Two female lawmakers in the Florida House of Representatives introduced a sweeping new bill to combat sexual harassment in the workplace to push for what House Speaker Richard Corcoran is calling “the strongest sexual harassment protections in the nation.”
On Tuesday, Reps. Kristin Jacobs, D-Coconut Creek, and Jennifer Sullivan, R-Mount Dora, introduced HB 7007, a 26-page bill which would make a single unwelcome advance an actionable offense.
HB 7007’s tough take on sexual harassment would require employee and public officer training as well as require supervisors who observe or have direct knowledge of sexual harassment to respond promptly and initiate required actions.
The bill would also require criminal conduct to be reported to state law enforcement agencies and would also establish a task force to make recommendations on how to combat sexual harassment.
An amendment to the measure would also prohibit the use of political funds for legal defense, a not-so-subtle shot at former state Sen. Jack Latvala, a Clearwater Republican who used money for his gubernatorial campaign to pay for mounting legal bills in a sexual harassment suit.
If passed, the legislation would apply to state employees, legislative members, lobbyists, and other private 3rd parties.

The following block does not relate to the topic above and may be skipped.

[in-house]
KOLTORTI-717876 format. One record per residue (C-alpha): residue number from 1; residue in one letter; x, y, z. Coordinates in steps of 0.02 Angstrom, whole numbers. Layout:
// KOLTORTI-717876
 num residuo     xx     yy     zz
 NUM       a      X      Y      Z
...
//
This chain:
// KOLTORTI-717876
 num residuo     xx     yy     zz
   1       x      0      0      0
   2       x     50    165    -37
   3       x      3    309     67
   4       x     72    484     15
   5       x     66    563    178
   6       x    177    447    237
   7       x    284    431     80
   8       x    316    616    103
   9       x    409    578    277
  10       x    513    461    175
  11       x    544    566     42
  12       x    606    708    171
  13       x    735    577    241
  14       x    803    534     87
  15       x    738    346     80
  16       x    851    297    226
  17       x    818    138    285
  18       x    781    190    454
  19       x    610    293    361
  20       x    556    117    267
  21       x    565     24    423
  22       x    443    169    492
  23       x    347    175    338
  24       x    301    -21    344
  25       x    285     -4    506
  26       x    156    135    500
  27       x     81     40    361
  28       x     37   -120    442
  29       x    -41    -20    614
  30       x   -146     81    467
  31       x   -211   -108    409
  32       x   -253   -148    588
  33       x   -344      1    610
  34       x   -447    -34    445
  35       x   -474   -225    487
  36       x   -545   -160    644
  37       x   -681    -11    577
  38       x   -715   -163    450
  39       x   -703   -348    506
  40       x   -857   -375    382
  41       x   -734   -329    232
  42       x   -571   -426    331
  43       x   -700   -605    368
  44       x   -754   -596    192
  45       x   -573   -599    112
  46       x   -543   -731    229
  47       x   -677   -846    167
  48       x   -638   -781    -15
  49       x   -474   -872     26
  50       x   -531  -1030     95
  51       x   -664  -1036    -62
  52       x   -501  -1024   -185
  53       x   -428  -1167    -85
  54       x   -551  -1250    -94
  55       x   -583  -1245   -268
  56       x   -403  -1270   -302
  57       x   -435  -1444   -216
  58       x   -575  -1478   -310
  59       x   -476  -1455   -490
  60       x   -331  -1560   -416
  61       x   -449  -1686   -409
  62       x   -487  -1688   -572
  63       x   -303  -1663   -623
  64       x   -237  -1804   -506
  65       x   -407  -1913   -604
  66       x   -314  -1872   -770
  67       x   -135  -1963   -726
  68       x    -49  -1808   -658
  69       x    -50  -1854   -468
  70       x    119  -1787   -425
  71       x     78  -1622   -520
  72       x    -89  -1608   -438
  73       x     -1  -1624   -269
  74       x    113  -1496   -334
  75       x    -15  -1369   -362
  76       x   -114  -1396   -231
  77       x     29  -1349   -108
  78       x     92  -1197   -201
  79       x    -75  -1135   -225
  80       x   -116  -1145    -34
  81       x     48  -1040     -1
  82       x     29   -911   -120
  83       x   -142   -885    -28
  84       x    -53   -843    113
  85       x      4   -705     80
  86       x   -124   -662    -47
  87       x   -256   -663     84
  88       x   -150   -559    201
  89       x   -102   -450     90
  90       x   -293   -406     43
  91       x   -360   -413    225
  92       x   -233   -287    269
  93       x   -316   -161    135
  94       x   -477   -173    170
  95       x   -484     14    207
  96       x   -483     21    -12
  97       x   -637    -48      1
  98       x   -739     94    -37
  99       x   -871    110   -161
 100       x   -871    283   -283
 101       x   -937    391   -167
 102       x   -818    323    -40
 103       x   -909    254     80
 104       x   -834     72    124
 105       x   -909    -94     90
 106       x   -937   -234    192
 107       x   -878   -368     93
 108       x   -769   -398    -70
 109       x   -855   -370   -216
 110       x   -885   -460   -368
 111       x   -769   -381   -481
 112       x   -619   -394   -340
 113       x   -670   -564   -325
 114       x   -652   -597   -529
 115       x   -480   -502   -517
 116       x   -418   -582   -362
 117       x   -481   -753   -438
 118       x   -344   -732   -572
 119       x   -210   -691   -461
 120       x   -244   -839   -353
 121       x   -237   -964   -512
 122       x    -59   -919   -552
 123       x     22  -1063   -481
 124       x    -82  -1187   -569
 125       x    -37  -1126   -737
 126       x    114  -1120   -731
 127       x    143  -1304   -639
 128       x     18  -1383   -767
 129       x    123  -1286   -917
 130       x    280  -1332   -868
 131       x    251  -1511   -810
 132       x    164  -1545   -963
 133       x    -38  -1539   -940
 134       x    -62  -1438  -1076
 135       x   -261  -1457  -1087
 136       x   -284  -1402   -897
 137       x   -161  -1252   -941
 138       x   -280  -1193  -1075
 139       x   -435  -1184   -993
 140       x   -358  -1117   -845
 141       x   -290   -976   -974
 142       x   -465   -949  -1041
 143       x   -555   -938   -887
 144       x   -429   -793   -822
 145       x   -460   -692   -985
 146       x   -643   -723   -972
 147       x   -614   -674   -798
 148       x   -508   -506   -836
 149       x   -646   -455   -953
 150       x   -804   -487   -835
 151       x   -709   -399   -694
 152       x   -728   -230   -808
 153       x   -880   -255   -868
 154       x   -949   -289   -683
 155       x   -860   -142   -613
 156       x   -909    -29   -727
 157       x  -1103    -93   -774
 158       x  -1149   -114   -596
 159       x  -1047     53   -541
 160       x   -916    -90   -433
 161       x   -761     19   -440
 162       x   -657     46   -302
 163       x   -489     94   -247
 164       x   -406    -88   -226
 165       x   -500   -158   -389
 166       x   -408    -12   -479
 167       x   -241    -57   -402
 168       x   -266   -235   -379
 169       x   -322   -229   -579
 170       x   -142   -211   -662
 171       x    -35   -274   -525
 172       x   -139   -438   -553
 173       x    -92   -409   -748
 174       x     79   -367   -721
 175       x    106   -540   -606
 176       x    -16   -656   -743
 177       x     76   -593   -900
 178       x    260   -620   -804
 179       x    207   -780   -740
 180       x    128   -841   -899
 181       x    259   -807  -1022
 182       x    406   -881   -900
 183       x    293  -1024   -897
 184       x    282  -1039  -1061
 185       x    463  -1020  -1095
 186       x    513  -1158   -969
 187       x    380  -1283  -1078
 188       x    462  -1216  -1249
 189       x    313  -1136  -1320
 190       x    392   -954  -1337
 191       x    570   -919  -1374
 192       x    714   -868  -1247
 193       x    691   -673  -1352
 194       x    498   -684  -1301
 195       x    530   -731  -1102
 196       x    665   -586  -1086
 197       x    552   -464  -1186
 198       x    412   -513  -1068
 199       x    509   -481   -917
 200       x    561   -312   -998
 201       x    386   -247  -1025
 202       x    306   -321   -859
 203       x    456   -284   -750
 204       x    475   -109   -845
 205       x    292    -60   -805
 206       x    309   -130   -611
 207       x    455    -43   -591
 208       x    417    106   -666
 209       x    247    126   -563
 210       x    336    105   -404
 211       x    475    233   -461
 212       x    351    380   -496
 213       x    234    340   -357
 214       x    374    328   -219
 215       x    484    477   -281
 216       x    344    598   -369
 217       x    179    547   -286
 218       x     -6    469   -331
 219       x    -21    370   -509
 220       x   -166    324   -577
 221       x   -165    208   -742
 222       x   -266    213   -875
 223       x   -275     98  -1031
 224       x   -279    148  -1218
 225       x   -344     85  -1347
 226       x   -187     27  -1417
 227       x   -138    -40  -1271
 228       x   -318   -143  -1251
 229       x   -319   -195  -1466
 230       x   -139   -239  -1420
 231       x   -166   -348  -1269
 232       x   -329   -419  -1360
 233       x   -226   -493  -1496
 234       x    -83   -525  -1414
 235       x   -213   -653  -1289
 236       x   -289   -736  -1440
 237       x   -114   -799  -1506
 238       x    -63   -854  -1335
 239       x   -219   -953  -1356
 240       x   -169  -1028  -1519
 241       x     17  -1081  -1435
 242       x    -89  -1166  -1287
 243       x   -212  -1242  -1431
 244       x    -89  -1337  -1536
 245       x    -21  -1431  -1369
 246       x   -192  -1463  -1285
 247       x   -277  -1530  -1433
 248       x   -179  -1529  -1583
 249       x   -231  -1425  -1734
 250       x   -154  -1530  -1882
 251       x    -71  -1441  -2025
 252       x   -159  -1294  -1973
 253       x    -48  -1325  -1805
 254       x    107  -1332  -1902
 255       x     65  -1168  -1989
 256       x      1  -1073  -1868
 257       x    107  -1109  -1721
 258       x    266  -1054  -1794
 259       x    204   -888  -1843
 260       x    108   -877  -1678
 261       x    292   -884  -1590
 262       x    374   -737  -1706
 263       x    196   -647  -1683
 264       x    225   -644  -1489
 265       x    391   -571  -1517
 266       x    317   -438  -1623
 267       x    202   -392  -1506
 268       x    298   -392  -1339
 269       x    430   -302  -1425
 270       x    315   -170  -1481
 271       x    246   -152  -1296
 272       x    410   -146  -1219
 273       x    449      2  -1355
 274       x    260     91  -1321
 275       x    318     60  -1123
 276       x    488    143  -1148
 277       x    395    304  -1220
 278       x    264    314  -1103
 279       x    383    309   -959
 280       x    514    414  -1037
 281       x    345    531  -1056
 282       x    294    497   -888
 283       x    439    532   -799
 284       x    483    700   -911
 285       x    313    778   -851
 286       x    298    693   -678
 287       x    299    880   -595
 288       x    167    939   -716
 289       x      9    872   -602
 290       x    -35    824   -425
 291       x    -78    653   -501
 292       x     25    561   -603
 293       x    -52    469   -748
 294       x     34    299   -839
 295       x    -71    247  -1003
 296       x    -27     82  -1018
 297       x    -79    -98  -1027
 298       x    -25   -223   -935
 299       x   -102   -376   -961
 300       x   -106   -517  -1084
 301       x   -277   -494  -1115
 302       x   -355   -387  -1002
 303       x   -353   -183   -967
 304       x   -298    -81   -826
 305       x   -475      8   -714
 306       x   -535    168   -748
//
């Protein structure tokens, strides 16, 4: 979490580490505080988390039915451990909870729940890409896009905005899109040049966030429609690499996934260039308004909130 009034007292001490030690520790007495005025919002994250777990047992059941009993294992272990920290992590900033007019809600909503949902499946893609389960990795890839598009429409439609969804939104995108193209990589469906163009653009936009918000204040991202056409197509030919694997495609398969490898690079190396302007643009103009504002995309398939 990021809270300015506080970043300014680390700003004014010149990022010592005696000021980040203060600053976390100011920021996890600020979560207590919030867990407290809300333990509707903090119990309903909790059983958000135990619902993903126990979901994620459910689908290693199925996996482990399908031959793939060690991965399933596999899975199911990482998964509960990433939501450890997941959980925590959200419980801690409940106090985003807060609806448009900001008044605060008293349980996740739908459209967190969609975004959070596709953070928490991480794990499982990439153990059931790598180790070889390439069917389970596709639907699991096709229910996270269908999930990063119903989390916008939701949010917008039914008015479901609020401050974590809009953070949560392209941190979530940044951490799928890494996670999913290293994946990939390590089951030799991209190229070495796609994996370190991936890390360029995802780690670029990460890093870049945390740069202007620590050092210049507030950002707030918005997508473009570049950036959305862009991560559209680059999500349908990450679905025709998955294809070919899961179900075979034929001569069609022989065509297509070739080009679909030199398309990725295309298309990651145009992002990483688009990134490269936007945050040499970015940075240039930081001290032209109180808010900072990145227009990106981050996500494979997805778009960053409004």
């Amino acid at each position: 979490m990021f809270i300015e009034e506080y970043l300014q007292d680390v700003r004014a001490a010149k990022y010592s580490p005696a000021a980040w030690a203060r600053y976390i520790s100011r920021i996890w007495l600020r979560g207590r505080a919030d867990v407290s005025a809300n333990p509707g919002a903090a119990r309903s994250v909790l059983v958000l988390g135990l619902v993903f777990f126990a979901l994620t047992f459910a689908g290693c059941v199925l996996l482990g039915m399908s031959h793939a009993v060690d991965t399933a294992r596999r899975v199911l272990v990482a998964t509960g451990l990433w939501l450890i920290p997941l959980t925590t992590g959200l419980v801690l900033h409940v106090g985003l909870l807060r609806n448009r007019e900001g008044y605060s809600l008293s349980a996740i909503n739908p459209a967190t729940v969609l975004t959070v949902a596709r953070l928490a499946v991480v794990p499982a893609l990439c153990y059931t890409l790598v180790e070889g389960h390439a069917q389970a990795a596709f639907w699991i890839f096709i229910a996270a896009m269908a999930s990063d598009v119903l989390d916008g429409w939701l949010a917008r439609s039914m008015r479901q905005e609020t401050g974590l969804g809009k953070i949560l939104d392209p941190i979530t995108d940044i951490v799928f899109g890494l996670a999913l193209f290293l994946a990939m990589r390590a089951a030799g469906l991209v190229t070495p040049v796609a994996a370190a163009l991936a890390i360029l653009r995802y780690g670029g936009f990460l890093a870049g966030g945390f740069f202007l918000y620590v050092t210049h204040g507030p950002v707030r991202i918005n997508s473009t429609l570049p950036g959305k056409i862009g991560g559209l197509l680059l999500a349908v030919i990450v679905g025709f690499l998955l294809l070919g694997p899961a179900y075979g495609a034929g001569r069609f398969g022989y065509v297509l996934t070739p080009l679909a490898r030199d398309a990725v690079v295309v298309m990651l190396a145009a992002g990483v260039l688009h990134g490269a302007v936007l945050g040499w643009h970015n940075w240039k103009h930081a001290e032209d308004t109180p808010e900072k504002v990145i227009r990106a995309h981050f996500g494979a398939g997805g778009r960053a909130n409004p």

"This legislation is proof that both parties can work together toward the common goal of protecting the safety of the workplace,” said Rep. Jacobs. “Republicans and Democrats both agree that all deserve to be treated with dignity and respect, and that we must do all we can to provide victims of sexual harassment and misconduct with protections from their abuser.”
House Speaker Richard Corcoran, R-Land O’Lakes, applauded the measure, which is expected to be widely approved by state reps.
"There is no place in our capital city, our state, or the workplace for unacceptable and unwanted behavior,” Corcoran said. “Never again should one's job title or position of power shield them from accountability for their disgusting behavior.”
Florida lawmakers have prioritized combating sexual harassment during this year’s legislative session after several lawmakers -- notably Latvala and former Sen. Jeff Clemens, who resigned after an extramarital affair with a lobbyist -- were accused of sexual misconduct.
Earlier this month, a Florida Senate committee approved a mandatory one-hour course on workplace and sexual harassment.
The Florida House of Representatives already has a similar program in effect, though one currently doesn’t exist in the Senate.
HB 7007 is now awaiting a hearing in the House Public Integrity and Ethics Committee.
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